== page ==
“[…] to be embodied was to be the altar and the flesh and the knife. Sometimes the gods just want to see what you are going to do.”
This quote from writer Akwaeke Emezi’s novel Freshwater (2018) is on the first page of the reader artist E. Jane provides visitors for their exhibition the altar and the flesh at New York’s OCD Chinatown, open through January 10. Instead of a typical epigraph, this statement, in which the altar and the flesh symbolize the idol and the human, or perfection versus real life, is presented as a screen grab from Tumblr, with E. Jane’s notes scribbled on the side of it: “making myself porous and available” is written in the bottom right corner, while the word “knife” is circled with a note that they “wanna consider this through [theorist] Hortense Spillers.”
E. Jane’s exhibition explores the contrast between the archetypal ideal and actual humanity through the cultural figure of the inspirational, and aspirational, pop diva and the legions of fans who not only adore these figures but see parts of their identity in them. The Brooklyn-based performance and multimedia artist — whose work was last seen in MoMA PS1’s presentation of the Studio Museum in Harlem’s 2019 Artists in Residence program — frequently explores this theme through their alter ego, MHYSA, a pop singer persona modeled after icons like Whitney Houston and Janet Jackson. Over the past few years, MHYSA has become a pop diva in her own right, releasing two acclaimed LPs (E. Jane uses they/them pronouns while MHYSA uses she/her pronouns). While E. Jane’s artistic explorations have often focused on the freeing possibilities of pop performance through MHYSA, the altar and the flesh looks at the influence pop divas have on their audiences and how identity can be shaped by media personas.
The current exhibition opens with a series of portraits by photographer Elliott Jerome Brown, Jr., which shows MHYSA dressed in her pop star finery. She smiles coyly at the camera, styled in a manner that recalls the fashions in 1990s gossip magazines. The glossiness of these photographs contrasts with the five-installment Vinyl Studies series (2021), a selection of collages featuring ephemera and album covers from musicians such as Sheila E. and Anne Peebles. The centerpiece of the altar and the flesh is You are a light on the dance floor! beautiful! (2021), an installation consisting of a floor-length mirror and a single-channel video. The grainy video records MHYSA mid-performance in what appears to be a fan’s Instagram story, singing and writhing to the beat as club lights flicker in the background. The mirror next to the screen is obscured by rhinestone heart decorations and the piece’s title is scrawled in child-like cursive. Together, the mirror and the video place the viewer in the position of the fan inspired by MHYSA; not only are we inspired by her grace and talent, but her visibility allows the viewer — particularly a Black femme viewer — to imagine a space in which they are the star.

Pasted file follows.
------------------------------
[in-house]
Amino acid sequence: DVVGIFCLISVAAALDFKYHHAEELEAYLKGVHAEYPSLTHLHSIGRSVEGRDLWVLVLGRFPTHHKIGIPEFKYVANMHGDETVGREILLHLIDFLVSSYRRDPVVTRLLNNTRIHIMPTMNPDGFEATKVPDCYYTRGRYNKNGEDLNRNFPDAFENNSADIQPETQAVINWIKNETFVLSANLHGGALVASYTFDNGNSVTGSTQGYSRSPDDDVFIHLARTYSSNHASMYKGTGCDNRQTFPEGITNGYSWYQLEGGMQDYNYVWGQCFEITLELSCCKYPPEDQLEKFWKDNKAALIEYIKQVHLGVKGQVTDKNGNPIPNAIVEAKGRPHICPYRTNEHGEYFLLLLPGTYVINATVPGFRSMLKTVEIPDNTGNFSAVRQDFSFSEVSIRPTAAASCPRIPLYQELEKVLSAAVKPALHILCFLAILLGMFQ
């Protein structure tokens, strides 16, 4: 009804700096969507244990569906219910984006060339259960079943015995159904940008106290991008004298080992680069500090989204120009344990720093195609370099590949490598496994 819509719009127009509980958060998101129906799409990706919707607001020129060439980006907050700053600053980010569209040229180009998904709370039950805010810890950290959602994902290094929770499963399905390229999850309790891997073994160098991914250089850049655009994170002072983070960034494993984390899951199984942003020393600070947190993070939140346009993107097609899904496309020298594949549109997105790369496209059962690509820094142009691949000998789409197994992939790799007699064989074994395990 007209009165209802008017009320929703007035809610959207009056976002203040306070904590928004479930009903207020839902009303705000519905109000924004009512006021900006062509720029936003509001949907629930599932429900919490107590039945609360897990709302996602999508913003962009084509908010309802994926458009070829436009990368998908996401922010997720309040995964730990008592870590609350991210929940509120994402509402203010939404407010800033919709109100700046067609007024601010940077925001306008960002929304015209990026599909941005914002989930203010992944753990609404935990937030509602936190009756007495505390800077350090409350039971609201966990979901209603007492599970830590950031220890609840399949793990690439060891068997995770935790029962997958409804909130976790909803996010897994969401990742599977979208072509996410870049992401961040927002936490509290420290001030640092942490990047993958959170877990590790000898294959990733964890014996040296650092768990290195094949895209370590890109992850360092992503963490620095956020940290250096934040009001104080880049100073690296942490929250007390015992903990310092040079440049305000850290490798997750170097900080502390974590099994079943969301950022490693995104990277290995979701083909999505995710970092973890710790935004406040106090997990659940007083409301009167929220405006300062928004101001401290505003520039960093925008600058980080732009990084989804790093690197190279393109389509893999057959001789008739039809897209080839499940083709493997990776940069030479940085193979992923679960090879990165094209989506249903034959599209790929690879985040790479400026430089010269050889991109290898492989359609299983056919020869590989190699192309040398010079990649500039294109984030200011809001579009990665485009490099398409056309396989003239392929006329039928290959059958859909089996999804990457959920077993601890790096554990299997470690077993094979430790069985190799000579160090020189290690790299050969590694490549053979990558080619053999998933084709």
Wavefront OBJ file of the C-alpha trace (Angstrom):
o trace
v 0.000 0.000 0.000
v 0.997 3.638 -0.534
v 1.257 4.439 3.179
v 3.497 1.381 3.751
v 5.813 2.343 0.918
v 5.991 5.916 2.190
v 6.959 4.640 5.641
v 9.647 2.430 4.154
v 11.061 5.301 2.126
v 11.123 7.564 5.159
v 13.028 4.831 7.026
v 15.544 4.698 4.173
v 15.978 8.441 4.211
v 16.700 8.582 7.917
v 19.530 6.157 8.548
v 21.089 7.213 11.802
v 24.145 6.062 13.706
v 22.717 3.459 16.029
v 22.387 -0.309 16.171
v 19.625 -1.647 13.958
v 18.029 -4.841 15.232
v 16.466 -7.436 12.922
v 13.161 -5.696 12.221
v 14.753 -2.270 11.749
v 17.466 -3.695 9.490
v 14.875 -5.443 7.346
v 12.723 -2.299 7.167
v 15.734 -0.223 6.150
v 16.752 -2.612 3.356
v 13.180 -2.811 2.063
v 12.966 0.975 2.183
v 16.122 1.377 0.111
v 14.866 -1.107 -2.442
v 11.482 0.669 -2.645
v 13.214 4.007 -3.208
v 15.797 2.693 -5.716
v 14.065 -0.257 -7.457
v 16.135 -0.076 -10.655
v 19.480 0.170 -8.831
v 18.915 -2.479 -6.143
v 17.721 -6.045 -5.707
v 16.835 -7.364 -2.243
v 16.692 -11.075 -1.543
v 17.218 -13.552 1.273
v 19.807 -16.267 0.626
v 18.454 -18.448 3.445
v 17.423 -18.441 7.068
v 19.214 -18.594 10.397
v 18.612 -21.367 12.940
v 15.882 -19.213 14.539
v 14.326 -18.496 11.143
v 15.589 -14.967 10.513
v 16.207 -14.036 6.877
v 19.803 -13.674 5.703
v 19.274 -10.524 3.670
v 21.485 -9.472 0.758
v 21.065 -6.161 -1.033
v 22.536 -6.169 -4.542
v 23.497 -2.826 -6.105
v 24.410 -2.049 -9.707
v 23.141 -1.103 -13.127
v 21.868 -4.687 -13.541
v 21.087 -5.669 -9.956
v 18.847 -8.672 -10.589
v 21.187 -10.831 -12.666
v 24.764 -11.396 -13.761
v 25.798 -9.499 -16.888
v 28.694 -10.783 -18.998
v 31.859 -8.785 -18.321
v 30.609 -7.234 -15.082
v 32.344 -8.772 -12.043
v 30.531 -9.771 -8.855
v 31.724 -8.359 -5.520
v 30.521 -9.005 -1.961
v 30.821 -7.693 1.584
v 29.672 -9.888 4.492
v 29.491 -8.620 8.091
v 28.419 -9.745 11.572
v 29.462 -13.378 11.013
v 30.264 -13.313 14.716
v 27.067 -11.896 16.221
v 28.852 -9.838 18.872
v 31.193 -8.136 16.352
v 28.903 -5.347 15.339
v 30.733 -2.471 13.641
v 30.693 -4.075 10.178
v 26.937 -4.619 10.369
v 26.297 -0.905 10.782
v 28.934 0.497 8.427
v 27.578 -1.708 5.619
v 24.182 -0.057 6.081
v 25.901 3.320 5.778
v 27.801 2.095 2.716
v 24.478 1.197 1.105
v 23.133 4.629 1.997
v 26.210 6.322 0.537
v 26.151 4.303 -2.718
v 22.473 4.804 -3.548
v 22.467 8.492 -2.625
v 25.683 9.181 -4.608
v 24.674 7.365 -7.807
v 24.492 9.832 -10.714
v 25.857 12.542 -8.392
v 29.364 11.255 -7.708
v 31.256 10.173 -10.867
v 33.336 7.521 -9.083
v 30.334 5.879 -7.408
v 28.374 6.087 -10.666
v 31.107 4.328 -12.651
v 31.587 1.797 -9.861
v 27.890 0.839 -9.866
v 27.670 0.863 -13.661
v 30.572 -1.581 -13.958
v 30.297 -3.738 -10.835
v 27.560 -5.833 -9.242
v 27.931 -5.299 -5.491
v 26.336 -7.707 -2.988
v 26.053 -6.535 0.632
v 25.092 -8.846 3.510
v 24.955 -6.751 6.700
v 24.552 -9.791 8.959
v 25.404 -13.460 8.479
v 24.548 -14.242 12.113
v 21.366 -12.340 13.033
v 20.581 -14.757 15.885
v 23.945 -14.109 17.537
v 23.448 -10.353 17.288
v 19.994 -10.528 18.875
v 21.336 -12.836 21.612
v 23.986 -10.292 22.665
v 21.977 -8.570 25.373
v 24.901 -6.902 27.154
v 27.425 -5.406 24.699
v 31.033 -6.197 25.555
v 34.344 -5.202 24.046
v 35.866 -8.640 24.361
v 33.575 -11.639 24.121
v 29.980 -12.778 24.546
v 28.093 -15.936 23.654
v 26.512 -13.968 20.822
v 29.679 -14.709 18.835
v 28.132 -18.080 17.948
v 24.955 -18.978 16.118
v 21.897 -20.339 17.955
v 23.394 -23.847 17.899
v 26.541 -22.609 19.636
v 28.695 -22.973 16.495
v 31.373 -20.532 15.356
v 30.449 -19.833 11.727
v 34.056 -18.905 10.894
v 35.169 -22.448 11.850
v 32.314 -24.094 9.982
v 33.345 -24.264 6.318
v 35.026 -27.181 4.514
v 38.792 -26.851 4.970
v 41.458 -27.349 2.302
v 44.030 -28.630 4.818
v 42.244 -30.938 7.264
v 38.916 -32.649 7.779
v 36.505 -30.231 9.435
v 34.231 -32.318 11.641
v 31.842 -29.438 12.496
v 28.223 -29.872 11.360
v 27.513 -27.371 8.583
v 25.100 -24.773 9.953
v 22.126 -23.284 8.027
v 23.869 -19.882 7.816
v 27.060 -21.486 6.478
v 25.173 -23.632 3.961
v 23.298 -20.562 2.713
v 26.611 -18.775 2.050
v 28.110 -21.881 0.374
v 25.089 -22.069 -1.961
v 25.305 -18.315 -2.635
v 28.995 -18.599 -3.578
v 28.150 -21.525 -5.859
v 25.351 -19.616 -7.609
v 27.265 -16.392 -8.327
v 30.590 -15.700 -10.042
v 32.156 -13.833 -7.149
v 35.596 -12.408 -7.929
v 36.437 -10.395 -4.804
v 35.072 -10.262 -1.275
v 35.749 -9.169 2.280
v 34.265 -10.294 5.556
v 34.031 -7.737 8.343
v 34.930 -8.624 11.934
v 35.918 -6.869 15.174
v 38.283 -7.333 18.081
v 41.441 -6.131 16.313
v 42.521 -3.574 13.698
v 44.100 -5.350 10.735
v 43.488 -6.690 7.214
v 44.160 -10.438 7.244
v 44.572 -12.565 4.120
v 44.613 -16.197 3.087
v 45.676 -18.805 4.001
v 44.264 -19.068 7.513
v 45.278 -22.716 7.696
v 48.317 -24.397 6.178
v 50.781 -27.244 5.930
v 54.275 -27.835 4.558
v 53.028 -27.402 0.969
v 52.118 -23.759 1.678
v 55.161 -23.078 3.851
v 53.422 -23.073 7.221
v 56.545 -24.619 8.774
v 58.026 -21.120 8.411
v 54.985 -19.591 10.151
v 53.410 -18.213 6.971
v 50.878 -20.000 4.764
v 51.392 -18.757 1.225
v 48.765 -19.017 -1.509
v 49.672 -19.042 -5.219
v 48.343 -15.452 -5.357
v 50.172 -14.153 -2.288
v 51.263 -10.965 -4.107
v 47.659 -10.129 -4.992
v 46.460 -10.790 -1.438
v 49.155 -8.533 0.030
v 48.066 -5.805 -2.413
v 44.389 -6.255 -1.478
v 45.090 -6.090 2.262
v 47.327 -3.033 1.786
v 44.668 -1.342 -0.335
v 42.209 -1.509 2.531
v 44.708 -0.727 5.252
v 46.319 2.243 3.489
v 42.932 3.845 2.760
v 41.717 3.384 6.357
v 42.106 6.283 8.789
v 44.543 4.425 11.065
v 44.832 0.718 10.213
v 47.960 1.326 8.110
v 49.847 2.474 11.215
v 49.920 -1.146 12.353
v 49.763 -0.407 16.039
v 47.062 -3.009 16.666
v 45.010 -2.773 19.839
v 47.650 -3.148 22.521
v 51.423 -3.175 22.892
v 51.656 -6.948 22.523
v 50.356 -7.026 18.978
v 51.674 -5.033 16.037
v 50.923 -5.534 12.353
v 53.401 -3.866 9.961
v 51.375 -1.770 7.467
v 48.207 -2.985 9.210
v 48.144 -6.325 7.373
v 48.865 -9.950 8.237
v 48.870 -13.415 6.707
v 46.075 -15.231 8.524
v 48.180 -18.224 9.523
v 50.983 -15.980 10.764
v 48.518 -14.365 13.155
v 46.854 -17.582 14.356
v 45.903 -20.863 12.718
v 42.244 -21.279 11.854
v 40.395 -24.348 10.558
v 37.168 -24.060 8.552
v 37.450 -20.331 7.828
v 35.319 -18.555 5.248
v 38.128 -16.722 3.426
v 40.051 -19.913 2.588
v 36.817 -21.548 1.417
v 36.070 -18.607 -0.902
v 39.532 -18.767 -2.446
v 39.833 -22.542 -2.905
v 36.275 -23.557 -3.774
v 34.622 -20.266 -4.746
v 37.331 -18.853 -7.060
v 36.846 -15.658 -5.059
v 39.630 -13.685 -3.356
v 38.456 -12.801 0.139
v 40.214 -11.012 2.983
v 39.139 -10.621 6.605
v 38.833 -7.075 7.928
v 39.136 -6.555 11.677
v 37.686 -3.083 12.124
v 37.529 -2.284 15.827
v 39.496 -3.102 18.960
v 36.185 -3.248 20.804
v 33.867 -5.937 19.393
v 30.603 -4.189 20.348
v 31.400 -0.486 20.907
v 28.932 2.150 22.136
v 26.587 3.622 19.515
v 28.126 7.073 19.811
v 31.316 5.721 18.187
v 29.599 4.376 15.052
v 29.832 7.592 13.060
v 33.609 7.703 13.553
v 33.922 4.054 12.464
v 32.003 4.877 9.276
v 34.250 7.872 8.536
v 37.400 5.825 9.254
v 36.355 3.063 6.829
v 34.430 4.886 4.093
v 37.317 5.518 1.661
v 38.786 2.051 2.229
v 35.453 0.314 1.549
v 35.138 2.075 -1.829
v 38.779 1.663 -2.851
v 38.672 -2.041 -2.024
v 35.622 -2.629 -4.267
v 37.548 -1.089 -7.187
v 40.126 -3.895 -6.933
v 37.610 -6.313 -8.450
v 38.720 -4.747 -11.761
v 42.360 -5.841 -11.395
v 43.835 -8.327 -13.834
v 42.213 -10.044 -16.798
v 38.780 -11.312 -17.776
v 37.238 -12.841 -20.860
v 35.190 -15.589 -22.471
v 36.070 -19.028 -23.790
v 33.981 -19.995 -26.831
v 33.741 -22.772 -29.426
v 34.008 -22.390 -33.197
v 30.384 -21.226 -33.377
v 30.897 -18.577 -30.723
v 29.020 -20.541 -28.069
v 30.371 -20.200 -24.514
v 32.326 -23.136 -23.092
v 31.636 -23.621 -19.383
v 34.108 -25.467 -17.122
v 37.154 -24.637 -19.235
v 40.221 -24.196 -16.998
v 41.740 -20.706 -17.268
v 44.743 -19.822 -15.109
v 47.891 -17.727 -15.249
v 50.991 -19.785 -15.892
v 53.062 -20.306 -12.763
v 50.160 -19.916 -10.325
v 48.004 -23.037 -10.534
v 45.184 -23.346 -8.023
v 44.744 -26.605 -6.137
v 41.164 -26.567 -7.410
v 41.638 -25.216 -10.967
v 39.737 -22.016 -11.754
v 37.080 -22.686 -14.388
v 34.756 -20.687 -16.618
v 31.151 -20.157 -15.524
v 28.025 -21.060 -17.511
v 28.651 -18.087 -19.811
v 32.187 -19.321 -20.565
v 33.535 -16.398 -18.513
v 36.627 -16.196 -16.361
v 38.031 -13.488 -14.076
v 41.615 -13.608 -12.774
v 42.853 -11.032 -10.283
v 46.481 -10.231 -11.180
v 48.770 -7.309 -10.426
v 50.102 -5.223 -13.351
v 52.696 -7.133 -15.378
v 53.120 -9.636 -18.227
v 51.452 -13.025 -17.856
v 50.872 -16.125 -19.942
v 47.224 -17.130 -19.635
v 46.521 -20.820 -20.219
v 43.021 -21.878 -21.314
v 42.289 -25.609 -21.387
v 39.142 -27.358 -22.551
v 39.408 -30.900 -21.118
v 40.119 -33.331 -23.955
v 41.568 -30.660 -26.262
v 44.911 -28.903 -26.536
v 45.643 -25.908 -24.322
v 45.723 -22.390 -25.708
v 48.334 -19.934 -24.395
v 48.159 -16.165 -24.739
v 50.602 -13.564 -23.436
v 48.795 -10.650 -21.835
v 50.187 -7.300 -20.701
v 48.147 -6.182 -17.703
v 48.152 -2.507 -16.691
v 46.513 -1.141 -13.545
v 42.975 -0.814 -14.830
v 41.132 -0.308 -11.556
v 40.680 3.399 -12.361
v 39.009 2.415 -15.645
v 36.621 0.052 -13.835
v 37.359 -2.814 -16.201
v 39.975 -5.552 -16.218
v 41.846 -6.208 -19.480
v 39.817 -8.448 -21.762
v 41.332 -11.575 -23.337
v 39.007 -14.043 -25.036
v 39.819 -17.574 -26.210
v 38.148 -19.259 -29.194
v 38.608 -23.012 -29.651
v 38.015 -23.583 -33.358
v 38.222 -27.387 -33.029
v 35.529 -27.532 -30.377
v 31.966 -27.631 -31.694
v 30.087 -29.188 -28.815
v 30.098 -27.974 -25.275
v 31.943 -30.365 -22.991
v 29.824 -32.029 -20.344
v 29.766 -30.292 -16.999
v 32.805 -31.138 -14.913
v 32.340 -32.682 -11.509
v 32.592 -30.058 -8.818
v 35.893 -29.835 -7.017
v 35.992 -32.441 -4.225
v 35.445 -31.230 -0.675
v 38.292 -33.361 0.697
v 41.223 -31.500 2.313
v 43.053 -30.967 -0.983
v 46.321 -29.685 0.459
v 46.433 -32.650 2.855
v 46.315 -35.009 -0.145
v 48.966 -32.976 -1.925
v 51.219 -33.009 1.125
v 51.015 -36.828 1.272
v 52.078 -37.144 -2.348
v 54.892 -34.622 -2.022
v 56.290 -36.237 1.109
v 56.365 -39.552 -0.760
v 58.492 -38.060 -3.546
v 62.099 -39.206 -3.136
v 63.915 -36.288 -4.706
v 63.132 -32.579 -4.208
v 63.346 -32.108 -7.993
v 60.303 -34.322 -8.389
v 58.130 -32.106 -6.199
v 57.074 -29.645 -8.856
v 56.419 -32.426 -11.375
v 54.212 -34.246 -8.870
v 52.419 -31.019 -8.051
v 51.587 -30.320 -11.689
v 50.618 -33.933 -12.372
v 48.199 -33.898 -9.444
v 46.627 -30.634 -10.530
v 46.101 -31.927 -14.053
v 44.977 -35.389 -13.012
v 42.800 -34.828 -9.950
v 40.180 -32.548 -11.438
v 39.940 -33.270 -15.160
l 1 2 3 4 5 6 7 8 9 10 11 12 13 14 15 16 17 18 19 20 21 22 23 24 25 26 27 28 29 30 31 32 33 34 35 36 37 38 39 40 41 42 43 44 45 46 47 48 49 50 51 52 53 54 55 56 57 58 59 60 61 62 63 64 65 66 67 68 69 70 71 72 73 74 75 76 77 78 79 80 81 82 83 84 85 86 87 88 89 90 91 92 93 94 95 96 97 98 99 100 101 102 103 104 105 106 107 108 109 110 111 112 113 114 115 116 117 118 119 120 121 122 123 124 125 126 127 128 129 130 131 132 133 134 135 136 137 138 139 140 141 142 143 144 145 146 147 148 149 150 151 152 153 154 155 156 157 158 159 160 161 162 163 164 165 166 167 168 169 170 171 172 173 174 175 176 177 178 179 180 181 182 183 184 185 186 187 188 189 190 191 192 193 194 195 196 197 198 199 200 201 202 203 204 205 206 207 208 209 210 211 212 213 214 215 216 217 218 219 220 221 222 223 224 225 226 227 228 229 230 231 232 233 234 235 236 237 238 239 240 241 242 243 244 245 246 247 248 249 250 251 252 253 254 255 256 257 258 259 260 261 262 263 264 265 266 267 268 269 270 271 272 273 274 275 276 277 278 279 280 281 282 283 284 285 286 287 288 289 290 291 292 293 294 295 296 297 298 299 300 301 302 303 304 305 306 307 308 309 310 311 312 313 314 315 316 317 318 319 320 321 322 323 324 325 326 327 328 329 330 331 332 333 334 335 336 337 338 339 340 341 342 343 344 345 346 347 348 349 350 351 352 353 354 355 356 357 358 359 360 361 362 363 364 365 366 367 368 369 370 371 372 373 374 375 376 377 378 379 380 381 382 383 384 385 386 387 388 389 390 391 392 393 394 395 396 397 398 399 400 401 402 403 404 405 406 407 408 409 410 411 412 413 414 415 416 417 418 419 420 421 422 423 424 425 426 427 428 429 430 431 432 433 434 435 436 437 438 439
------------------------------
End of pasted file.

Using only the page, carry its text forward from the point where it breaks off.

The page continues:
In the altar and the flesh, E. Jane blurs the line between the diva and her fans by exploring the ways in which these figures shape and inspire us, as simultaneously unattainable and relatable. The homespun aspects of the pieces, such as the mirror or the collage aesthetic in Vinyl Studies, and the invocation of pop divas past portray the artist toggling between their identities as both artist and admirer. The singular creation of an artist who knows the intricacies of the idol and fan relationship, the altar and the flesh provides the space for viewers to revere our shared icons while making space for the superstars of the future.
E. Jane: the altar and the flesh continues at OCDChinatown (75 East Broadway, Chinatown, Manhattan) through January 10, 2022.